Witherspoon is from the Panhandle in Florida, wasn’t highly recruited, has a massive chip on his shoulder and is very competitive. The Lions just moved on from Jeff Okudah. This pick would give them a front-line, difference-making corner who embodies what they want to be. — Tannenbaum
>> READ: Witherspoon’s Full Scouting Report
7. Las Vegas Raiders
Christian Gonzalez, CB, Oregon
The Las Vegas Raiders need help on the defensive side of the ball. Gonzalez should come in and help solidify the cornerback position right away. He’s a shutdown type of cornerback with unique size and athleticism. When he transferred from Colorado to Oregon last year, he proved he had good ball skills and ended up with four interceptions in 2022.
The Raiders signed Jimmy Garoppolo to be the starter this year and added Brian Hoyer as the backup. I’m going to take a player who can come in and immediately help this football team. The Raiders have enough talent to compete in the AFC West, and Gonzalez could be a major piece for them. — Spielman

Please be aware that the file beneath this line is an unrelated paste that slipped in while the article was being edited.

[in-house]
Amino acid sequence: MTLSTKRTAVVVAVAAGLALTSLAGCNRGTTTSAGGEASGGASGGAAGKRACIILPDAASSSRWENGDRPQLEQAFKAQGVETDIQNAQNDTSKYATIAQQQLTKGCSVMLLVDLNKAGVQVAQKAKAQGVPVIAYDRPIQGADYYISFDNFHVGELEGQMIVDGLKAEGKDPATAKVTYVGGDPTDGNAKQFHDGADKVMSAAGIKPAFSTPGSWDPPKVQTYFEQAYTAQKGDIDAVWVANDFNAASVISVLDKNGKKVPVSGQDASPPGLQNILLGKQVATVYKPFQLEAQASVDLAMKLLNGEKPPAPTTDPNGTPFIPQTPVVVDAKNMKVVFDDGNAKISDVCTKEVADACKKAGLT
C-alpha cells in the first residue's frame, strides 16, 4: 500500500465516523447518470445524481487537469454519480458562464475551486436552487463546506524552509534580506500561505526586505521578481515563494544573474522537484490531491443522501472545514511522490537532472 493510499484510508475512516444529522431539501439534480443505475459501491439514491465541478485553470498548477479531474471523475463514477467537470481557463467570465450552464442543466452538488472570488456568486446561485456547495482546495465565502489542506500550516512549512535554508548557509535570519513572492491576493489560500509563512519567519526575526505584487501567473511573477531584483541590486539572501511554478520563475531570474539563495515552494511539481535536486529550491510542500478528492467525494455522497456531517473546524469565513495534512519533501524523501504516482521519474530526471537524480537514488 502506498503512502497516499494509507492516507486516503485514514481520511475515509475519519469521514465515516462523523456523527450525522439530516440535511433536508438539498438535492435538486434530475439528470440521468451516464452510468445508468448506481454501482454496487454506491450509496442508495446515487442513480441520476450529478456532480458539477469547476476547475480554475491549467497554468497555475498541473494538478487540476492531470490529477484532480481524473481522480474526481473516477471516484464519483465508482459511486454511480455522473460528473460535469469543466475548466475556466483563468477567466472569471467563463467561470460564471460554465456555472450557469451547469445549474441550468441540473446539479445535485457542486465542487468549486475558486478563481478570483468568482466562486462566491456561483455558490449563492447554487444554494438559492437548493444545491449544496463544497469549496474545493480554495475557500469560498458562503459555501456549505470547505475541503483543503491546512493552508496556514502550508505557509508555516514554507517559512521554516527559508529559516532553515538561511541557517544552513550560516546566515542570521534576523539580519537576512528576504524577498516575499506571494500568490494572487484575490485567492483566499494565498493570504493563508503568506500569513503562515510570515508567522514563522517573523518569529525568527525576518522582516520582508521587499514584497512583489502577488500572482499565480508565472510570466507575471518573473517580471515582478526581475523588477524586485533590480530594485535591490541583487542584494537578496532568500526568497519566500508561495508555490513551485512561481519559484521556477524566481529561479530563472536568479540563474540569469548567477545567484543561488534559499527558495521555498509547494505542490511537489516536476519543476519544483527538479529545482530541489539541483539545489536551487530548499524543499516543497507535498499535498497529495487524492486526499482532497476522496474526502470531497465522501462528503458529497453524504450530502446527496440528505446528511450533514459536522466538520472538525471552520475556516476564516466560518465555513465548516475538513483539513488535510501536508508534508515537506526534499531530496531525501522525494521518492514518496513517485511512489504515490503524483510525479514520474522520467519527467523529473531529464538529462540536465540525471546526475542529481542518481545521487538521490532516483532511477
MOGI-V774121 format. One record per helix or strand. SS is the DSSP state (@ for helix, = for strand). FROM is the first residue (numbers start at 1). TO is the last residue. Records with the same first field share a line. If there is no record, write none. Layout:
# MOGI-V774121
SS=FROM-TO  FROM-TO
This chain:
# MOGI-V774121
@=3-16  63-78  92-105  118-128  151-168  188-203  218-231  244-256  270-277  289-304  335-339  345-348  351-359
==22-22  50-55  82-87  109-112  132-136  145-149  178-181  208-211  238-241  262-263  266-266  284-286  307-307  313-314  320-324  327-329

>> READ: Gonzalez’s Full Scouting Report
8. Atlanta Falcons
Myles Murphy, Edge, Clemson
With Wilson off the board at No. 3 overall, Murphy makes a lot of sense for the Atlanta Falcons. He has all the length and measurables teams look for. I thought he was going to play a little better than he did in 2022, but the Falcons desperately need an edge rusher. They just signed Bud Dupree, but he’s more of a journeyman at this point.
Murphy has great upside for what the Falcons need. I think he’ll be more of a player who has 6-10 sacks per year, but he’s got good length and should be solid against the run.
>> READ: Murphy’s Full Scouting Report
9. Chicago Bears
Peter Skoronski, OL, Northwestern
Skoronski is the most complete offensive lineman in this year’s draft. He’s a technician, smart and athletic. The biggest knock on him is going to be the arm length. He can probably still play left tackle, but the Chicago Bears might view him as a guard.